Christensen Expounds on Crowton Coaching Approach

No other BYU player has provided as clear and concise an analysis of <b>Gary Crowton's</b> coaching approach to <b></b> as senior wide receiver <b>Toby Christensen</b>.

Perhaps it's because Christensen has additional insights others don't in father Todd Christensen, the former Cougar fullback standout and two-time Pro Bowl tight end for the NFL's Oakland Raiders.

Toby Christensen said he credits his success to Crowton's abilities to recognize what he can and cannot do and utilizing his strengths within the offense.

"It (offense) changed a lot from LaVell (Edwards) to Crowton, but what Crowton does is he plays on strengths. The first year here, he had Luke Staley. He's an amazing, great athlete so, of course, so we ran the ball a lot and ran the option because we had Brandon Doman. The next year we had Brett Engemann. We weren't going to run the option because that's not his specialty.

He added that "last year, we just struggled to find exactly what our niche was and that's why we struggled. I think he (Crowton) is doing a great job this year at finding out who the go-to guys are at receiving; which running backs can do what, which ones can go up the gut, which ones can go around the end and what quarterbacks can do what. He's done a good job at calling plays for personnel and I think that is going to help us a lot."

Being a hard-working student of the game, Christensen said he has gained a lot of respect for Crowton, identifying some differences between Crowton and many other coaches around the country.

"He's not to stubborn to say my system works for everybody, and no matter who the guys are we're going to win," said Christensen. "I've heard (college) coaches say their offense is going to win no matter what and that's not true. We've got a coach who's confident in his system, but at the same time is smart enough to know that you can't do certain things with some guys that you can with others."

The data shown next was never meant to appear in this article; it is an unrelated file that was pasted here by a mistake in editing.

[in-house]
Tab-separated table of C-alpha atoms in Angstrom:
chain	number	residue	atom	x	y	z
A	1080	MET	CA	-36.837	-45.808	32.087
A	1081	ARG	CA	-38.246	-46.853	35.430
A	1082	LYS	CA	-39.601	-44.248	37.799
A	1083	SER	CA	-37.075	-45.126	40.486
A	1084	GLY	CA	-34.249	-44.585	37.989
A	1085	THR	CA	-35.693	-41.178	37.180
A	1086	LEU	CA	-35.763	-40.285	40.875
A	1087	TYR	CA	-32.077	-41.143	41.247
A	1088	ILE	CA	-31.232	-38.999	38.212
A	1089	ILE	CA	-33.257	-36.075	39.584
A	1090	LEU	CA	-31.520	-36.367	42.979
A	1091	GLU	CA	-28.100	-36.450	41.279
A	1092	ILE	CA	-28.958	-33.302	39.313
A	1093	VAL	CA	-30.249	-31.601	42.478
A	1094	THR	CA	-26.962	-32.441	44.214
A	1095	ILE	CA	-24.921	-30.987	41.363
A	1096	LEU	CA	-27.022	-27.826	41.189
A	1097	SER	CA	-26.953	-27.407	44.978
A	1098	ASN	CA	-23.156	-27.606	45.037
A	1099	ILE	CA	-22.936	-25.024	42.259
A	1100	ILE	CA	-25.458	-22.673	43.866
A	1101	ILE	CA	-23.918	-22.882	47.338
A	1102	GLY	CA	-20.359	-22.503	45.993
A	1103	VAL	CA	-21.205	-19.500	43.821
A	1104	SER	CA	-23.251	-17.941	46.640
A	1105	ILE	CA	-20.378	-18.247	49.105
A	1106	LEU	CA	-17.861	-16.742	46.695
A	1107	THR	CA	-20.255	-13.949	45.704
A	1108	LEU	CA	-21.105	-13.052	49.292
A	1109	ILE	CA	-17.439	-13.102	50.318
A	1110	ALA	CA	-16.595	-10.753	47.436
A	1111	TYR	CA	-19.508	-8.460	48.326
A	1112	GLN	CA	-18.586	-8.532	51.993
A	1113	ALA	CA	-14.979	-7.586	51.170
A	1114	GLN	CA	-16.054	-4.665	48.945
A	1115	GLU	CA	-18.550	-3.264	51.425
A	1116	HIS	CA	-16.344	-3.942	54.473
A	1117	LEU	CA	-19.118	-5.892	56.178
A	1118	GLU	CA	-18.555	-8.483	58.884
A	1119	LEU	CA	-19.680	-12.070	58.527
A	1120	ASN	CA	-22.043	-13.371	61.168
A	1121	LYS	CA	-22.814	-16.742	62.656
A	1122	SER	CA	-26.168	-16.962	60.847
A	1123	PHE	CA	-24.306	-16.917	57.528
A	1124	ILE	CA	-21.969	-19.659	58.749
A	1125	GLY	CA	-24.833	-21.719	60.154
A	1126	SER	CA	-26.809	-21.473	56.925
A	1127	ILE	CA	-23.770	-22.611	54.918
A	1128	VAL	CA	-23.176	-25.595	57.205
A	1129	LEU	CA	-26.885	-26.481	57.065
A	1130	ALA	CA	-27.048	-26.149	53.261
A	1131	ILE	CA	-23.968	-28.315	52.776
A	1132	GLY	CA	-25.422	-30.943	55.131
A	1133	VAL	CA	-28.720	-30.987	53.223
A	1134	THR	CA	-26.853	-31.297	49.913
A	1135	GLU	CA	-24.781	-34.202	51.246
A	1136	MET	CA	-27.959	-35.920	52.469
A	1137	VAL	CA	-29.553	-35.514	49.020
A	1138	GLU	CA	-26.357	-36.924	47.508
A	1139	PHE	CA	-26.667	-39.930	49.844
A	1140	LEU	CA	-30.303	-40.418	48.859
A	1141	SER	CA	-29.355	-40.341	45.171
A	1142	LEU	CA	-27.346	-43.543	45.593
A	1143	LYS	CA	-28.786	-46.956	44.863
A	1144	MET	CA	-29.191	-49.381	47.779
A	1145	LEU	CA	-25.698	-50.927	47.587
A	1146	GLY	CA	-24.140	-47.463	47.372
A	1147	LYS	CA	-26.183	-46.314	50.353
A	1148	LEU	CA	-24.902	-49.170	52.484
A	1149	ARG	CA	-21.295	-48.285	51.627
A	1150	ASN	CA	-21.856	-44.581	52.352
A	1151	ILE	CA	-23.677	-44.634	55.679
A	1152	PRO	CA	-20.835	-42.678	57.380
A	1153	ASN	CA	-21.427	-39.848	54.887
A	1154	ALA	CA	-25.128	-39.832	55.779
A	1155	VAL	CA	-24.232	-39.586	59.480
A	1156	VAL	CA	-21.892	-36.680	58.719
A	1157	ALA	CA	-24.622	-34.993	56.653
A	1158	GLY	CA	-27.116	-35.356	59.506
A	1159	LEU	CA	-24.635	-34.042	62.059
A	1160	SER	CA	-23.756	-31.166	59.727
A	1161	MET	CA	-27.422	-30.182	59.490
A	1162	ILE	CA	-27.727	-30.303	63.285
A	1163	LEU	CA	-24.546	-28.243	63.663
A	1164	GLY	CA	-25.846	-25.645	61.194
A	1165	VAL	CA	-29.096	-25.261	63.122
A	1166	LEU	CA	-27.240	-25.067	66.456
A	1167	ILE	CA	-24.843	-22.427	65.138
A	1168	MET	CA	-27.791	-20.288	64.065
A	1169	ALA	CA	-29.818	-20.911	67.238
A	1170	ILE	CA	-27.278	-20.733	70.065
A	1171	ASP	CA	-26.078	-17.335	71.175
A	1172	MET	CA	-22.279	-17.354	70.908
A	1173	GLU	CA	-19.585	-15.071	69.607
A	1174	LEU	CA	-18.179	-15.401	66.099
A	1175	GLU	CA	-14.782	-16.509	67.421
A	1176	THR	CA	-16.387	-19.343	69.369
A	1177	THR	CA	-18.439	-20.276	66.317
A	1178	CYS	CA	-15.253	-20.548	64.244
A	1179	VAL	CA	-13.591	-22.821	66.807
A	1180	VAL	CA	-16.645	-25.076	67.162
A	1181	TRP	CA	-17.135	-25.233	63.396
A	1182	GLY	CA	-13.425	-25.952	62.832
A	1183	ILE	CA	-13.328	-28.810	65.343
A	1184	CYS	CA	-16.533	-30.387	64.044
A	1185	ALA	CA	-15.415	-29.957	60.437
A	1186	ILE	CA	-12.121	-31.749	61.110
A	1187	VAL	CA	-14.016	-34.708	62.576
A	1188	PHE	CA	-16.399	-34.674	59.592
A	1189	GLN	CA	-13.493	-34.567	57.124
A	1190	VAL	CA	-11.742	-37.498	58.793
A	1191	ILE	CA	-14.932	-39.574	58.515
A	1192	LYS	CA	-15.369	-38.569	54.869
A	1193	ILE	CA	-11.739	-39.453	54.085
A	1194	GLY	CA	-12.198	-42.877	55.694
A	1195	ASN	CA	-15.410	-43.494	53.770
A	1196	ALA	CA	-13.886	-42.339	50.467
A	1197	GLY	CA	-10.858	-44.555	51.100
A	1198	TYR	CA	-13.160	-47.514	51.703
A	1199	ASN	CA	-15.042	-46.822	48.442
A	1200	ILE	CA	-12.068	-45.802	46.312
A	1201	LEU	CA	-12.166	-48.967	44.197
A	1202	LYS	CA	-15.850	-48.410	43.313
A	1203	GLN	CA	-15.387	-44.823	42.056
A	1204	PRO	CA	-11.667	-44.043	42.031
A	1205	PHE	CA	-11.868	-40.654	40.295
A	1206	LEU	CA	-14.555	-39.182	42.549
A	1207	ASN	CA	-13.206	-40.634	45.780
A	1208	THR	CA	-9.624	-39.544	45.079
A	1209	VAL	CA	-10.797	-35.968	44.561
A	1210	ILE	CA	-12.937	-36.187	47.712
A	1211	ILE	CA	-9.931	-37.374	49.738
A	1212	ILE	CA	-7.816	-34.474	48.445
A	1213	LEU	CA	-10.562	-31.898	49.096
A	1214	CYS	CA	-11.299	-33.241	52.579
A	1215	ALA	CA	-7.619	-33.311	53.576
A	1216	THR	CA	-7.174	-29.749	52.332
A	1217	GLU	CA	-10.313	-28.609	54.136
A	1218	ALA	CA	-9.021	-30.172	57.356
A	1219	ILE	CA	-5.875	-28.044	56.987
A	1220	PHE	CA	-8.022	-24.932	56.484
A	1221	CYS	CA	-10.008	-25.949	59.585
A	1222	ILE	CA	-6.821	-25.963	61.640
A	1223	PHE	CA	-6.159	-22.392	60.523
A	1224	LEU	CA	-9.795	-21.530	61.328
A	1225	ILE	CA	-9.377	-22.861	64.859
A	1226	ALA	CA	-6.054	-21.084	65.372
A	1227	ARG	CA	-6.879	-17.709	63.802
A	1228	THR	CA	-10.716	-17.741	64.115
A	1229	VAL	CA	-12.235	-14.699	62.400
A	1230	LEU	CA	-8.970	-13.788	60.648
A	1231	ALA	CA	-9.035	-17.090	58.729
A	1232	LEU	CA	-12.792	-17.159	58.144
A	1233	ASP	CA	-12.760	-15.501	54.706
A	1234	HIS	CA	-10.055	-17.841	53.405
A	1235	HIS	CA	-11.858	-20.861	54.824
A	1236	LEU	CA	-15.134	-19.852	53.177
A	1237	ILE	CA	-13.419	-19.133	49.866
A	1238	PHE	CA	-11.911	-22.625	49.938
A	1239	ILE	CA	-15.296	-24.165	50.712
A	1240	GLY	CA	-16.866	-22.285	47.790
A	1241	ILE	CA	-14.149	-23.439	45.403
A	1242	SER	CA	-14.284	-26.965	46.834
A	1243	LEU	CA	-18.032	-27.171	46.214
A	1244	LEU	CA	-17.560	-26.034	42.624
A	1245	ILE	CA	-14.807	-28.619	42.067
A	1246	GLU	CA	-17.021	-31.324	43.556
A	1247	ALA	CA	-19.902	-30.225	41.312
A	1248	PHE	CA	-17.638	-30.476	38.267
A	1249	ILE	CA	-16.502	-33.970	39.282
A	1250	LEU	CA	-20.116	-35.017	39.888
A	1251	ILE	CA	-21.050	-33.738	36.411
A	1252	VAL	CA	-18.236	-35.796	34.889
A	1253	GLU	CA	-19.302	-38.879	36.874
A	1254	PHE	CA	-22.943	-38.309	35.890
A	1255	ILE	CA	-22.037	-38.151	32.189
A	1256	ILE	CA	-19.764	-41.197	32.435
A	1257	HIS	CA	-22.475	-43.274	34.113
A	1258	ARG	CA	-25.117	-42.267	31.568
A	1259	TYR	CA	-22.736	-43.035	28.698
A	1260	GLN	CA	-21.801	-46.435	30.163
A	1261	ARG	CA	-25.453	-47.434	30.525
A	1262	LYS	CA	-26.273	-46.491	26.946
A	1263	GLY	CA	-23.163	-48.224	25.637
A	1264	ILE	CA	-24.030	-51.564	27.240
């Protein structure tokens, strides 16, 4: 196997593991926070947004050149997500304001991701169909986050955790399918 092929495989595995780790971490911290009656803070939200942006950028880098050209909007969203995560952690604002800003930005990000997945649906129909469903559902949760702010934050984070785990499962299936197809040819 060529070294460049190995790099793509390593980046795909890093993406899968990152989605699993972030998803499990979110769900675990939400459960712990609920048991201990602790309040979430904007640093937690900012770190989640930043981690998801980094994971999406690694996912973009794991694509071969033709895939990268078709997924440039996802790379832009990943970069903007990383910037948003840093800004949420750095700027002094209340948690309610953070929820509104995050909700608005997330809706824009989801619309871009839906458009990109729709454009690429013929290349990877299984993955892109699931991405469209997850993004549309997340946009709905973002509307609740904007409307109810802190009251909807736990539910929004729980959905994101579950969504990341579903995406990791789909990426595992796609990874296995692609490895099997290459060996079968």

The 6-0, 192-pound Christensen said he plans to make the most of his senior season. "I'm enjoying it. It's my last time so I have to make the most of it every day," he said.

"Making the most of it every day" is something Christensen has strived to do without complaint or selfish interest. His steady improvement over the years and success has come from his exceptional work ethic and quiet leadership.

"I think the most important part about being a leader is not always being the best athlete, the best receiver, the best running back, but doing what you're supposed to do – the little things."

Focusing on the little things is what Christensen has done during practices and volunteer summer workouts. "I think it's important to have leaders that work hard. I'm not going to tell you I'm the best athlete because I'm the oldest. It's not true. As the oldest guy, I just feel if I go to every practice and practice every time, the young guys wont have any excuse to miss."

He noted "if you have a senior who is a super athlete and decides he is going to take a couple days off, it doesn't set a good example for the young guys. You also can't be like, ‘hey, I've got no skills, but I'm in charge here.' The most important stuff is just showing by example and doing what you're supposed to do."

Last spring, Christensen was known as "Mr. Dependable" with his solid route running and making tough catches over the middle in traffic. He gained the respect and trust of quarterbacks Matt Berry and John Beck as someone they can count in the clutch.

Growing up the son of an NFL star, Christensen had a head start in learning the basic fundamentals of catching the football from his father, now an ESPN college football broadcaster.

"He (Todd Christensen) had great hands. Ever since I was a little kid, I was doing hand drills with him, so I always wanted to be a receiver," son Toby said. "I didn't want to be a tight end because they block too much and that wasn't my thing. I wanted to be a receiver."

Christensen not only emulated his father's work ethic, but also developed excellent hands for catching footballs. "He did hand drills every single day and I saw his work ethic. You know growing up with him he was hard working and he still works out every day. I don't know if you see him around here, but he's still working out. That's what he wants to do."

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